‘Of course, as we’ve talked about before, the main factor that is influencing the prices we see in the market is the mismatch between supply and demand. This has been the story for a while but the way this story is written throughout the rest of 2022 and into 2023 is how this relationship will continue to evolve. It’s almost inevitable that interest rate rises will serve to dampen demand through the autumn and winter, but many of the other constraints on affordability will also go some way to determining the nature of the price falls. With regards the supply of homes, it’s likely that this will be largely determined by the number of people who are forced to sell as a result of financial hardship. For prospective UK expat and foreign national investors looking to invest with a UK expat or foreign national mortgage, keeping an eye on this supply-demand relationship will prove key to the success or failure of an investment. Of course, an expert UK expat or foreign national mortgage broker can also help to track this relationship and project the possible future trajectory so that UK expat and foreign national investors stay ahead of the curve.’
The Regional Picture.
According to Rightmove, only four regions across the UK have properties that have increased in their average value compared to the previous month. These areas are the North West, the East Midlands, the West Midlands, and Wales, which have increased by 0.4%, 1.3%, 0.4% and 2.1% respectively. This is not surprising since these four areas are four of only five regions which have seen year on year house price growth of 10% or more. ‘Keeping track of these hotspot regions is important for UK expat and foreign national investors as the rise in prices usually signifies high demand from consumers. This consumer demand is also usually present in the rental sector, so choosing an investment area based on this metric is likely to yield a popular, competitive – and therefore profitable – investment. These are very typical areas for UK expat and foreign national investment in recent years and the growth figures that we can see are evidence as to why. With their month-on-month growth remaining strong, it’s likely that these will continue to be investment hotspots for UK expat and foreign national investors throughout the rest of 2022 as well.’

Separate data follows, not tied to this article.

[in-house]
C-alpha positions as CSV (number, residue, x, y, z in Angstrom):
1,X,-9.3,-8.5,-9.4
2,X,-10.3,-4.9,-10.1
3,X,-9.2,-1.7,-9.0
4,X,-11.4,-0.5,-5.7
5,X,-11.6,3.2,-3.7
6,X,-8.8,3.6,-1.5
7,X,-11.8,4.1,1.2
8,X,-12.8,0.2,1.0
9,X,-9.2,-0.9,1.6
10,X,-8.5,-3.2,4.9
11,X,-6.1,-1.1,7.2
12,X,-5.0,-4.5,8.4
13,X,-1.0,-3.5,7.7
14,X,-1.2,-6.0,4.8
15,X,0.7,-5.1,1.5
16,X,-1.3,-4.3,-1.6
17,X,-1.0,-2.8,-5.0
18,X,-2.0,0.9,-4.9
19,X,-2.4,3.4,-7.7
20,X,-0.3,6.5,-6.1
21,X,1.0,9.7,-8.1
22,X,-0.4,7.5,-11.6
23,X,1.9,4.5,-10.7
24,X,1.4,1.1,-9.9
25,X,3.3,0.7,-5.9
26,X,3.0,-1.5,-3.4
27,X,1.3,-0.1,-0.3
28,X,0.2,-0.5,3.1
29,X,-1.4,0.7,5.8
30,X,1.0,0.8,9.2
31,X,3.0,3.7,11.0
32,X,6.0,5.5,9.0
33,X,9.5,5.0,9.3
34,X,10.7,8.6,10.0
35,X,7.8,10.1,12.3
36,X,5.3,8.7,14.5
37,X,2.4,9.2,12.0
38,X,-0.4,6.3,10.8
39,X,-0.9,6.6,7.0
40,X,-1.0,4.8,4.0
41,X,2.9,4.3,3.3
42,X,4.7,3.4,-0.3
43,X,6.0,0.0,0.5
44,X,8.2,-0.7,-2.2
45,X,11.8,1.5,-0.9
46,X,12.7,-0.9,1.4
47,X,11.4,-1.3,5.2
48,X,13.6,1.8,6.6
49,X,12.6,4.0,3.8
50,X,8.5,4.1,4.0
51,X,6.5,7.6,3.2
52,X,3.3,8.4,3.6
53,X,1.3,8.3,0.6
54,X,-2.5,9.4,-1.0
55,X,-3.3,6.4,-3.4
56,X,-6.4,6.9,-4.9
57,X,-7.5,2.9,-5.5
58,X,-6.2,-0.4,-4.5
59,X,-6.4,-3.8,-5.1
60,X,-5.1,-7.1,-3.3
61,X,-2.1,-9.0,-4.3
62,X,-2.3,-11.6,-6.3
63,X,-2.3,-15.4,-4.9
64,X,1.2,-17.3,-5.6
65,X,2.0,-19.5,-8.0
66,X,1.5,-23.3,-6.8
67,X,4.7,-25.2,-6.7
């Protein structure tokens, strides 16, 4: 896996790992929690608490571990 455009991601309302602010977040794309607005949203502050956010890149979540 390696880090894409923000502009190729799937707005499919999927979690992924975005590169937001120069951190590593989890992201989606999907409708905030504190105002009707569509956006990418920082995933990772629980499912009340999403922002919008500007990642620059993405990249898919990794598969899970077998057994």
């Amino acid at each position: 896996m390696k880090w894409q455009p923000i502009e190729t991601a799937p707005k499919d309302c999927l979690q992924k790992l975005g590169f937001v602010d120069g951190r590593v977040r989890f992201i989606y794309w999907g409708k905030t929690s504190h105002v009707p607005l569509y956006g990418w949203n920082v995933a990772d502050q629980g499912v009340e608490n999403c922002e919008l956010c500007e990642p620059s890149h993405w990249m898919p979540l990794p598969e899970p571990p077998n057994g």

‘The only region in the UK that had growth of over 10% which did not have positive month-on-month growth between July and August is the South West. It’s likely that the reason for this is the cooling of the coastal hotspot market. Coastal hotspots have performed very well in the staycation boom as investors and those looking for a second home have contributed to price rises in those areas. However, now that the uncertain political and economic situation is at the forefront of many minds, the coastal hotspot market is starting to ease a little. The boom in coastal hotspots has led to a 15-20% growth in value in key areas like North Cornwall, for example. It’s likely that this growth will start to slow now, leading to opportunities for UK expat and foreign national mortgage users looking to invest in a UK holiday let investment property.’